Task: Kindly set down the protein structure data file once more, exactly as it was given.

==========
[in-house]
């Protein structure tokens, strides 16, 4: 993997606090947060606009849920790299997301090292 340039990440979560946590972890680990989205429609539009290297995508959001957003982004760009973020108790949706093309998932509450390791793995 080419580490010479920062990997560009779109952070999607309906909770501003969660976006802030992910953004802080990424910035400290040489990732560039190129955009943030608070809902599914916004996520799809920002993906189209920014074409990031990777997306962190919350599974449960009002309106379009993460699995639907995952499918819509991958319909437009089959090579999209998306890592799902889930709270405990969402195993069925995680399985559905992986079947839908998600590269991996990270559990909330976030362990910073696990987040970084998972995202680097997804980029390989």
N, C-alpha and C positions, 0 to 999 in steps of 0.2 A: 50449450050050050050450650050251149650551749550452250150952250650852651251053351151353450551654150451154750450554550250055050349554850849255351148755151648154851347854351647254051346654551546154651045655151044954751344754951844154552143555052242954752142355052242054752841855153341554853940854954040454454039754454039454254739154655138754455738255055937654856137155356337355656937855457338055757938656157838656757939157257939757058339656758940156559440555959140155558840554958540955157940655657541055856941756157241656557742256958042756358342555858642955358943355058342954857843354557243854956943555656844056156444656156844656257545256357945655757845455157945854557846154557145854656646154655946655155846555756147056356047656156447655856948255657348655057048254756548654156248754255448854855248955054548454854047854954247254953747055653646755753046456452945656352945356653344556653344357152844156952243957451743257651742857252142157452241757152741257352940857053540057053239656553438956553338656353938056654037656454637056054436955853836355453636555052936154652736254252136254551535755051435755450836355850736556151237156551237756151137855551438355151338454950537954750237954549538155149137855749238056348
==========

[in-house]
């Protein structure tokens, strides 16, 4: 993997606090947060606009849920790299997301090292 340039990440979560946590972890680990989205429609539009290297995508959001957003982004760009973020108790949706093309998932509450390791793995 080419580490010479920062990997560009779109952070999607309906909770501003969660976006802030992910953004802080990424910035400290040489990732560039190129955009943030608070809902599914916004996520799809920002993906189209920014074409990031990777997306962190919350599974449960009002309106379009993460699995639907995952499918819509991958319909437009089959090579999209998306890592799902889930709270405990969402195993069925995680399985559905992986079947839908998600590269991996990270559990909330976030362990910073696990987040970084998972995202680097997804980029390989």
N, C-alpha and C positions, 0 to 999 in steps of 0.2 A: 50449450050050050050450650050251149650551749550452250150952250650852651251053351151353450551654150451154750450554550250055050349554850849255351148755151648154851347854351647254051346654551546154651045655151044954751344754951844154552143555052242954752142355052242054752841855153341554853940854954040454454039754454039454254739154655138754455738255055937654856137155356337355656937855457338055757938656157838656757939157257939757058339656758940156559440555959140155558840554958540955157940655657541055856941756157241656557742256958042756358342555858642955358943355058342954857843354557243854956943555656844056156444656156844656257545256357945655757845455157945854557846154557145854656646154655946655155846555756147056356047656156447655856948255657348655057048254756548654156248754255448854855248955054548454854047854954247254953747055653646755753046456452945656352945356653344556653344357152844156952243957451743257651742857252142157452241757152741257352940857053540057053239656553438956553338656353938056654037656454637056054436955853836355453636555052936154652736254252136254551535755051435755450836355850736556151237156551237756151137855551438355151338454950537954750237954549538155149137855749238056348